For example, the government/central bank could reduce or stop paying banks interest on reserves that they’re required to hold for ‘financial stability’; raise the amount of those required reserves; or adopt any other myriad of options that directly or indirectly force capital into places where it will earn a below-inflation rate of return, such as government bonds.

It’s that or cut spending and/or raise taxes, something for which no government in the past couple of decades has had much of an appetite.


Chewing the fat


Bits and bytes

🧙‍♂️ Labor MP Tanya Plibersek apologised for likening the new opposition leader, Peter Dutton, “to Voldemort, the villain from the Harry Potter series”.

⚡ From July power prices will rise by up to 18.3% in NSW, 12.6% in south-east QLD and 9.5% in SA due to the “cost pressures facing electricity providers”.

🏗️ REMI, an east-coast independent investment company that catered to “boutique property developments”, collapsed while still owing creditors $A70 million.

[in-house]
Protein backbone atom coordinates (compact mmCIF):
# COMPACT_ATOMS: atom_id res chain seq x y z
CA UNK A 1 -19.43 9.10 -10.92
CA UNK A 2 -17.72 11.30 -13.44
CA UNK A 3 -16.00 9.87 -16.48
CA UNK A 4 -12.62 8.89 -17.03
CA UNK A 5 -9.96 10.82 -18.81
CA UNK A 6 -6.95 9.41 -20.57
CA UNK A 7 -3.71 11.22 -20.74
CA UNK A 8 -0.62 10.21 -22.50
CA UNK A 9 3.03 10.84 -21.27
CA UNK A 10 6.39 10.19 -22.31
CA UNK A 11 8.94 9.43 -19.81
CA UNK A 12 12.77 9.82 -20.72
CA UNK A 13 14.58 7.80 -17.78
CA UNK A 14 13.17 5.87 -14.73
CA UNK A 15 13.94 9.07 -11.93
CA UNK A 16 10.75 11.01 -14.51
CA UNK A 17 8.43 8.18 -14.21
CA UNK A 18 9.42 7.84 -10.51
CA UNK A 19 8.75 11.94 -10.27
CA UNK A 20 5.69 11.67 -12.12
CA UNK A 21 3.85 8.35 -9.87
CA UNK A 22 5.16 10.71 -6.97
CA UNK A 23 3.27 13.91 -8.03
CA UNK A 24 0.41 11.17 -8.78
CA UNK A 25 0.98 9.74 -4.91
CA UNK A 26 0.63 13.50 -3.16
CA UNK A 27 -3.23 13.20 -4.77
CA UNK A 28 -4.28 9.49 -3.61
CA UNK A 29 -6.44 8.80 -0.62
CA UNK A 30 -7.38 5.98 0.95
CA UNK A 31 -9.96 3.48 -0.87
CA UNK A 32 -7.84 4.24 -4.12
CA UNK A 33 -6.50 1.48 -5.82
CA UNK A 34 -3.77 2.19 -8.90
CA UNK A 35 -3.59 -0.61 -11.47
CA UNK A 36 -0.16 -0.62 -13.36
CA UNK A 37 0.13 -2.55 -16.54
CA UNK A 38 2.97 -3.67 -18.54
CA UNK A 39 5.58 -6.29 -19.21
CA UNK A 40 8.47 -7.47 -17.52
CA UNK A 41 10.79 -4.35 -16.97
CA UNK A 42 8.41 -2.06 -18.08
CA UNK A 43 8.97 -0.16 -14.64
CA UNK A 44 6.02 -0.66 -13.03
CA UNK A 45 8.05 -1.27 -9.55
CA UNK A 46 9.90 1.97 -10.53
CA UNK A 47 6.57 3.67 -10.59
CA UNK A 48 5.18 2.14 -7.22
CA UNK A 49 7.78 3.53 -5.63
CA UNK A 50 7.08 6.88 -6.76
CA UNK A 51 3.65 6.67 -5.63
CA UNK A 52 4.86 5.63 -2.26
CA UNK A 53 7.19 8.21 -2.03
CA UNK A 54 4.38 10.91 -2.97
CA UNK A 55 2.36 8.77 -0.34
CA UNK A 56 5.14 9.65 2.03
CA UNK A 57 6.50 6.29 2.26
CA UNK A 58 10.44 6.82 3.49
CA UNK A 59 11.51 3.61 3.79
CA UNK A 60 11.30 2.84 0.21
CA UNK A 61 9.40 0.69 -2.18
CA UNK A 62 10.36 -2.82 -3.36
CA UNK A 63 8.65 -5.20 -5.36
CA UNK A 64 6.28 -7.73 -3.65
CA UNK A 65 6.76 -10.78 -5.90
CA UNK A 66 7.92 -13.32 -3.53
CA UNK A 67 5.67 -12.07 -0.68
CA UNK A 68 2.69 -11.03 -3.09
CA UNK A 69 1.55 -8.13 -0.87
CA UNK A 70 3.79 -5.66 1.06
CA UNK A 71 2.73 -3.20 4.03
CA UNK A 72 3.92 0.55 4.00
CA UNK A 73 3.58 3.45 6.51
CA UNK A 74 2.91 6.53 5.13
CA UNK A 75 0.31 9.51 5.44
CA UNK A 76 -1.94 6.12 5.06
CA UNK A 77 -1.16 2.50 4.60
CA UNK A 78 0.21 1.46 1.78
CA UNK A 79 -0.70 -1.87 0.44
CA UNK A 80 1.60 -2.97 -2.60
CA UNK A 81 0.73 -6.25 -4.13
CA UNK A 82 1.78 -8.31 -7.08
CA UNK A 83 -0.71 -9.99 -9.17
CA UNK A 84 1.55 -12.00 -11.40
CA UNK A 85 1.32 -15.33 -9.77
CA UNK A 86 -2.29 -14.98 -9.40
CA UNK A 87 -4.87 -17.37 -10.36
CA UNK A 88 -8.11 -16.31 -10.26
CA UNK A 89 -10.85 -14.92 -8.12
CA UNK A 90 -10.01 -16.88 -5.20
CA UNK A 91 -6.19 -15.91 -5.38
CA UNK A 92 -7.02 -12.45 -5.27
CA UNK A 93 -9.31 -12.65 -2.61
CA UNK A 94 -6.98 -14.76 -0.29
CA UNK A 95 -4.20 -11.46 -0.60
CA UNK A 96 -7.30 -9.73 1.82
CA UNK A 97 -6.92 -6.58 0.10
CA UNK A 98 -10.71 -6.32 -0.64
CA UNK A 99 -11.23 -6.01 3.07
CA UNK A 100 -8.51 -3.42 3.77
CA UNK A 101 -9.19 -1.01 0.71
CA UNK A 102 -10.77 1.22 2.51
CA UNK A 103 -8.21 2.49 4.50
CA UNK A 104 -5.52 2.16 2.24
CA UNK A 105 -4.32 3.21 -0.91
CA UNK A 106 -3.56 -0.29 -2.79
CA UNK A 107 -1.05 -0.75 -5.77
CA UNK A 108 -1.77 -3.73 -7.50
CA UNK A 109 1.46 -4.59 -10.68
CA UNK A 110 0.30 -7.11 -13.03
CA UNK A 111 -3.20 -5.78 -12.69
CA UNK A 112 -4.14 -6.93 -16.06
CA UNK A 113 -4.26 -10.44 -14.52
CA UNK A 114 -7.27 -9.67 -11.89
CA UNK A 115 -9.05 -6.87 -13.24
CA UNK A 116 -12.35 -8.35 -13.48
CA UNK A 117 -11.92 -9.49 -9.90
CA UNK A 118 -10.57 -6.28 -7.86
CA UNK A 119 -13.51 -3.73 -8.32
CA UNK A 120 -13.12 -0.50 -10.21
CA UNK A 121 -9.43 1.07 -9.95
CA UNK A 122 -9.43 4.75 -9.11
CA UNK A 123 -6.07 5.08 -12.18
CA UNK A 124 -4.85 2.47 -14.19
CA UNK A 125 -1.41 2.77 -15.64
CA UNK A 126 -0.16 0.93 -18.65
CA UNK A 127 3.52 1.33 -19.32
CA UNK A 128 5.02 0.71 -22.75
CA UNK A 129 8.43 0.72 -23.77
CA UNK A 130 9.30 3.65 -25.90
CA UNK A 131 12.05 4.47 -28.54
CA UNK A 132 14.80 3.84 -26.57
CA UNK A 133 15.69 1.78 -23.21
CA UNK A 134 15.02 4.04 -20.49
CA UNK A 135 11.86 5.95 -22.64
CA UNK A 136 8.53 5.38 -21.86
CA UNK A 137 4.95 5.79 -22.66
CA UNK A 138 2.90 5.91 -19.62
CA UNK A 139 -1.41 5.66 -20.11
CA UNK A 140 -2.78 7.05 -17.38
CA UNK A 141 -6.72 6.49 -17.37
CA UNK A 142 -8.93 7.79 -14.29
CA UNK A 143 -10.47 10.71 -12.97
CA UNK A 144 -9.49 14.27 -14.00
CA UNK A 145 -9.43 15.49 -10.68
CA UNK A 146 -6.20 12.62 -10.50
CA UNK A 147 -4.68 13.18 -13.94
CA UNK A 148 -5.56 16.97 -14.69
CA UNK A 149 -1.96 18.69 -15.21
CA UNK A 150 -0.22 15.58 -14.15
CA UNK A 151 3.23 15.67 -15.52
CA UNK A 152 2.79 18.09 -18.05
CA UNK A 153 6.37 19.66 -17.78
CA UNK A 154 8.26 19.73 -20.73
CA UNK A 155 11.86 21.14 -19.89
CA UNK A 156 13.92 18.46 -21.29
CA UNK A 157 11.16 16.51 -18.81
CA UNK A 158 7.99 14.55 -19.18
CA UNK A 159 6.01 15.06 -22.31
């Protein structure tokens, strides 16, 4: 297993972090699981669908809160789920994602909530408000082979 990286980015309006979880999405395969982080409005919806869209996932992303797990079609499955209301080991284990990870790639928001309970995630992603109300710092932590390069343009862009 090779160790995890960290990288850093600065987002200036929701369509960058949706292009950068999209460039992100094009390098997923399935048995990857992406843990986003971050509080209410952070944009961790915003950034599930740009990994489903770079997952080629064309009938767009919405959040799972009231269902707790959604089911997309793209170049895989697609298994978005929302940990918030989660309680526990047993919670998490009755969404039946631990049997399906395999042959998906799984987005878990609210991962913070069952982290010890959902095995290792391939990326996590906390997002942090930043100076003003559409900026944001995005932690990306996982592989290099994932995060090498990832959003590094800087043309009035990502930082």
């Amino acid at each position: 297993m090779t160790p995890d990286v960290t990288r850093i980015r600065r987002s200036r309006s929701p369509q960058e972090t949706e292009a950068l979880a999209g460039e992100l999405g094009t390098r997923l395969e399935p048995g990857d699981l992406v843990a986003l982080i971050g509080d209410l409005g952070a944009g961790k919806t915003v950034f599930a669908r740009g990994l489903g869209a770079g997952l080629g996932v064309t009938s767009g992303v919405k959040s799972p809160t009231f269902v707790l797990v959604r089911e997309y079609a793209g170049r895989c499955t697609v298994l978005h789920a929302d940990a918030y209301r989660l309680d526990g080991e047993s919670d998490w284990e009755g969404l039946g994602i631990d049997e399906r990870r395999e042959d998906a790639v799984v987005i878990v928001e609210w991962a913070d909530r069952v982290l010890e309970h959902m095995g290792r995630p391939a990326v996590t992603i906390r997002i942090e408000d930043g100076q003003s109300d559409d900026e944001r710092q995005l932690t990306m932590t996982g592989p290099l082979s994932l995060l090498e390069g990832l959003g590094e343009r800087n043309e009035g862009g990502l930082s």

📣 In a new filing, Elon Musk revealed he had “increased his personal funding of the [Twitter] purchase from $27.3bn to $33.5bn and secured an additional $6.25bn in equity financing”.

✈️ Despite strong demand, Qantas will cut domestic capacity and “rebalance airfares… because jet fuel prices had continued to rise over the past month”.

💰 Venture capital firm Andreessen Horowitz announced a $4.5 billion crypto fund, calling the bear market an opportunity to get in on “the next major computing cycle”.